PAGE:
“More than 70 percent of our audiences are aged between 22 and 32,” said Zhao. “A lot of theater operations staff also fall in that age group.”
She added: “Ten years ago, art followers turned to newspapers or other major media for performance information and reviews. But now, they turn to the Internet. Clips of performances spread over video websites like Bilibili. A high click rate can easily boost the reputation of a performance within a short time.”
Zhao said the challenge facing Shanghai theater operators now is improving the experience for audiences.
“Audiences want more services, both before and after a performance,” Zhao said. “They want in-depth information about a show and even want to talk with performers after the show. In a sense, it shows theaters becoming part of their daily lives.”
The dearth of original theater works and the nurturing of talent
Those involved in the performing arts say work still needs to be done to increase the number of original theater works and deepen the talent pool of the industry.
“With the increase in theater numbers, what we need is original and in-house theater works that are high quality and can be staged at home and abroad for decades,” said Cao Xiaomin, deputy director of the publicity department of the CPC Huangpu District Committee. “Right now, I can hardly name even one.”
She said talent development in the performing arts also needs to involve behind-the-scenes staff to support creators, producers, directors and performers.
“Currently, the industry is being mainly pushed forward by the government,” said Cao.
“We need more participation from the market and the public.”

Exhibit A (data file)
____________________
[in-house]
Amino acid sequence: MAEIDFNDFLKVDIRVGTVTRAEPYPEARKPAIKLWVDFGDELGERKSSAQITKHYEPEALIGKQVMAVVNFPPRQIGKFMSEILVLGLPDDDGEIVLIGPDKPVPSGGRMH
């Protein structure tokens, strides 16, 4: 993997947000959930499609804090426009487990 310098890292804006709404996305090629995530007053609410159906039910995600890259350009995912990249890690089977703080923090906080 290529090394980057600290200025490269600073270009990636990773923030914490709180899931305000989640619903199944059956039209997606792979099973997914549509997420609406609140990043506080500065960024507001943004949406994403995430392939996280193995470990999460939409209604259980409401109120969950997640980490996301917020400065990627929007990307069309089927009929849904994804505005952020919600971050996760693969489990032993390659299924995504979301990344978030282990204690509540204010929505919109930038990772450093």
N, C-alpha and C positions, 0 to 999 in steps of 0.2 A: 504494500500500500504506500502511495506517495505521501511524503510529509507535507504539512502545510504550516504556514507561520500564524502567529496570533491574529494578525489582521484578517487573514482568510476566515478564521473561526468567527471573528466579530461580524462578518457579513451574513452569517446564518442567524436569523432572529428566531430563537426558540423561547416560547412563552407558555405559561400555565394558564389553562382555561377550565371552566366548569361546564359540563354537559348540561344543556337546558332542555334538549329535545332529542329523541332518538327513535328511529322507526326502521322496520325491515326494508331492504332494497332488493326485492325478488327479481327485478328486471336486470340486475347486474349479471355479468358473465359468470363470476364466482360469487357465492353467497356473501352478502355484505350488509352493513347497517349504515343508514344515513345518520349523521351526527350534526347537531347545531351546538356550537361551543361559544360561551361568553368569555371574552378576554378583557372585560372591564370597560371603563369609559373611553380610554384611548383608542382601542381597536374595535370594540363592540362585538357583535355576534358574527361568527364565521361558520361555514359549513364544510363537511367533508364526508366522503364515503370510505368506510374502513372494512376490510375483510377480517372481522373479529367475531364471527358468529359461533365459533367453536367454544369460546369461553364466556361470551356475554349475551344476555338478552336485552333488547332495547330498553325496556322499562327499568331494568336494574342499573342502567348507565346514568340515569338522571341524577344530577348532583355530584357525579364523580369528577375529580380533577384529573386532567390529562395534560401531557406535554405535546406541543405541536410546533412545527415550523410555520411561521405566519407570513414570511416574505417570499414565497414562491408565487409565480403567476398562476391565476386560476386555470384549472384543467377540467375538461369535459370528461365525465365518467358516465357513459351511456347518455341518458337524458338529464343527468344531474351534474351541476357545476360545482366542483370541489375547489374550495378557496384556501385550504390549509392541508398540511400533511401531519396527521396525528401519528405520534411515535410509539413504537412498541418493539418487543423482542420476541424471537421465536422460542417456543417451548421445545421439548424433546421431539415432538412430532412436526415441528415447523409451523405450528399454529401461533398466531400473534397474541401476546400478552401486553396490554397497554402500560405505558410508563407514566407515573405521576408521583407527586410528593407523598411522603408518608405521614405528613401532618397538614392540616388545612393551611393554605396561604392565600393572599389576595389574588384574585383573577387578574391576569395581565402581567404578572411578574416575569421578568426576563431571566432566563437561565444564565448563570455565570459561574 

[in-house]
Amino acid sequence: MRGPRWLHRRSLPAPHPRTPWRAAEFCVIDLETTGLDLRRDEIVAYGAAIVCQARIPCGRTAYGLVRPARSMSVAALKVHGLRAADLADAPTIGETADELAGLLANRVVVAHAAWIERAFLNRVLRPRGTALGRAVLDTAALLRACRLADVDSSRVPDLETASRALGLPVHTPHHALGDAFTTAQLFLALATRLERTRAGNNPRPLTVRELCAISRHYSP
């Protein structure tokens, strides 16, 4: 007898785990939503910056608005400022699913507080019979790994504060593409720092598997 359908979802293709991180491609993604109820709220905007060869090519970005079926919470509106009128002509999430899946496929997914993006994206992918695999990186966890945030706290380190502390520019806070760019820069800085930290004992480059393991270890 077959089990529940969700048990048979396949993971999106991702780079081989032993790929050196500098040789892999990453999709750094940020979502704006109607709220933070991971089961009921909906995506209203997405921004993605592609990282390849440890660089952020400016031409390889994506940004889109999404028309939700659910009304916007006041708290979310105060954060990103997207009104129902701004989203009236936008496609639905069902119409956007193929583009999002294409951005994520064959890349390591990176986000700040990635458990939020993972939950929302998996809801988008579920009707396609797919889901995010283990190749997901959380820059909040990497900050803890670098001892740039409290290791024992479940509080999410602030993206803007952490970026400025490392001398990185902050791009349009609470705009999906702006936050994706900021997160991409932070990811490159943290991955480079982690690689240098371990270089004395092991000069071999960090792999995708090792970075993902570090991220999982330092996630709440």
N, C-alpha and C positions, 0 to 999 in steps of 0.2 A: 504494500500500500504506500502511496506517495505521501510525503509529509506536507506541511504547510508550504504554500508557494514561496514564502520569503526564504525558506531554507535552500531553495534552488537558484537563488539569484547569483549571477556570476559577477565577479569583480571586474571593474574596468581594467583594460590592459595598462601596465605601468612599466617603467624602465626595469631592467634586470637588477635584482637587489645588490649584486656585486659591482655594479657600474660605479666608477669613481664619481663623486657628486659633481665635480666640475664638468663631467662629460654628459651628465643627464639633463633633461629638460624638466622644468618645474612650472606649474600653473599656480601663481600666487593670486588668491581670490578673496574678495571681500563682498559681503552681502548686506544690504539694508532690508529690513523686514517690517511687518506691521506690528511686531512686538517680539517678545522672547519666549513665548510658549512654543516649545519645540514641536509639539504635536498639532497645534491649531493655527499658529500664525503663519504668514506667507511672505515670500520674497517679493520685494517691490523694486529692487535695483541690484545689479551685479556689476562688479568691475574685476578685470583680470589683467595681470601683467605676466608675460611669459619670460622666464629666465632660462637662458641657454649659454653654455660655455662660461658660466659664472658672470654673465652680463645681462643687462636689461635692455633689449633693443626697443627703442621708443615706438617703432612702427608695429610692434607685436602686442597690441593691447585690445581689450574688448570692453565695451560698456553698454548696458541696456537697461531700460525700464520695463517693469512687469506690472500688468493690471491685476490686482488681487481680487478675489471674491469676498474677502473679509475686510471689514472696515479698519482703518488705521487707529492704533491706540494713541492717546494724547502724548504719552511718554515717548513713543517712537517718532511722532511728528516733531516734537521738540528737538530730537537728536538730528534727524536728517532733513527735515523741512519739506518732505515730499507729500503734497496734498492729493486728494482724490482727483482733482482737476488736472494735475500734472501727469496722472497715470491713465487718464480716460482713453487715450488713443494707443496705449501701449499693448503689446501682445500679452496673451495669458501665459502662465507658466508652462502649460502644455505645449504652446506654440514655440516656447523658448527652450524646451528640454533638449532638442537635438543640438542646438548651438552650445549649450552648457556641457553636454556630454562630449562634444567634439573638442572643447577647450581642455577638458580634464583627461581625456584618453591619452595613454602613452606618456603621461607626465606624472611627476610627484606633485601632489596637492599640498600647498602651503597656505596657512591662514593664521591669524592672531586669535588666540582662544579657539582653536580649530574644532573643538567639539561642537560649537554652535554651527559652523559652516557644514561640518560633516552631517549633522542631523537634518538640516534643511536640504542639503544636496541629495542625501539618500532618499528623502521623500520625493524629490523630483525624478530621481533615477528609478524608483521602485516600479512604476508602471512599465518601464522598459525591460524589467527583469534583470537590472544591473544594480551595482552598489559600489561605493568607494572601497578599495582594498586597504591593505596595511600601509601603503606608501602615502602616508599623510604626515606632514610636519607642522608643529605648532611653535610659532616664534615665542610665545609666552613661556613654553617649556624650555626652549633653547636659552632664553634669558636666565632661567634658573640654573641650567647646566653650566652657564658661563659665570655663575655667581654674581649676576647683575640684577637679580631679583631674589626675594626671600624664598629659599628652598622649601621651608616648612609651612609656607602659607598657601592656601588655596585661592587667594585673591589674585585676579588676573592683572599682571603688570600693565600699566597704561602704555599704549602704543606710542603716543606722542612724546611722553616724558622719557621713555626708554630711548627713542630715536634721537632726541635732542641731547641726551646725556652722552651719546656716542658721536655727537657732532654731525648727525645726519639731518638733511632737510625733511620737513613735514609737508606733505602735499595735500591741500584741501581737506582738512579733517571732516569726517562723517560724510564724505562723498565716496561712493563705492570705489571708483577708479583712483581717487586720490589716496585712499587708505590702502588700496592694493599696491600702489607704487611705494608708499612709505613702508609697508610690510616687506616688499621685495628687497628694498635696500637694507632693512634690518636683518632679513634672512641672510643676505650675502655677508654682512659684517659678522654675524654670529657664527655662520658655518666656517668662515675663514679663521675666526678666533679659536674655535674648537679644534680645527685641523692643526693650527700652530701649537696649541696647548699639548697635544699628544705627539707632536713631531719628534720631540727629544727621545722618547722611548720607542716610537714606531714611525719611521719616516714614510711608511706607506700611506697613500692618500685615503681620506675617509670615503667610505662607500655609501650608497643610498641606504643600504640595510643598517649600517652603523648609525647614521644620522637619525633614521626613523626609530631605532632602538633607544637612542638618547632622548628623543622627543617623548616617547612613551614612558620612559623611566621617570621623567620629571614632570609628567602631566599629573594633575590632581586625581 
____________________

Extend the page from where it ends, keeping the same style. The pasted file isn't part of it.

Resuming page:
Most of the popular shows in Shanghai market are either imported or adapted from foreign productions. But there are signs of change.
This year, Shanghai Grand Theater produced an original Kunqu Opera “Six Chapters of a Floating Life,” based on a literary classic about a Suzhou scholar born in the 18th century.
Shanghai Oriental Art Center presented its first original drama, “Garden of the Jins.” The play follows the lives of two Shanghai women through a half century of city history.
The acrobatic play “Dawn in Shanghai,” which opened this year’s arts festival, is an original creation of the Shanghai Acrobatic Troupe and Shanghai Circus School.
Moreover, the arts festival includes a Rising Artists’ Works session and has commissioned seven artists to create six new works.
According to Zhang Xiaoding, general manager of Shanghai Grand Theater, the major theaters should be the “lighthouses” of performing arts in the city.
“Apart from providing cultural content, the theater wants to become a leader in that role,” she said. “We have social responsibilities to shoulder.”
Zhang Huiqing, general manager of Shanghai Dramatic Arts Center, said venues need to give full play to the influence they exert over the surrounding environment in order to make the city an artistic phenomenon.
One successful example is the Dramatic Arts Center, located on Anfu Road. It has become synonymous with quality drama and is also home to a number of popular cafes and stylish restaurants that promote that image.
“We have proved that a theater has the ability to drive other business and influence the surrounding area,” said Zhang Huiqing.
“Recently, we introduced an innovative outdoor touring performance. Audiences participate in the production by walking around Shanghai streets with us. The city, in essence, becomes a stage, and the audience becomes the performers.”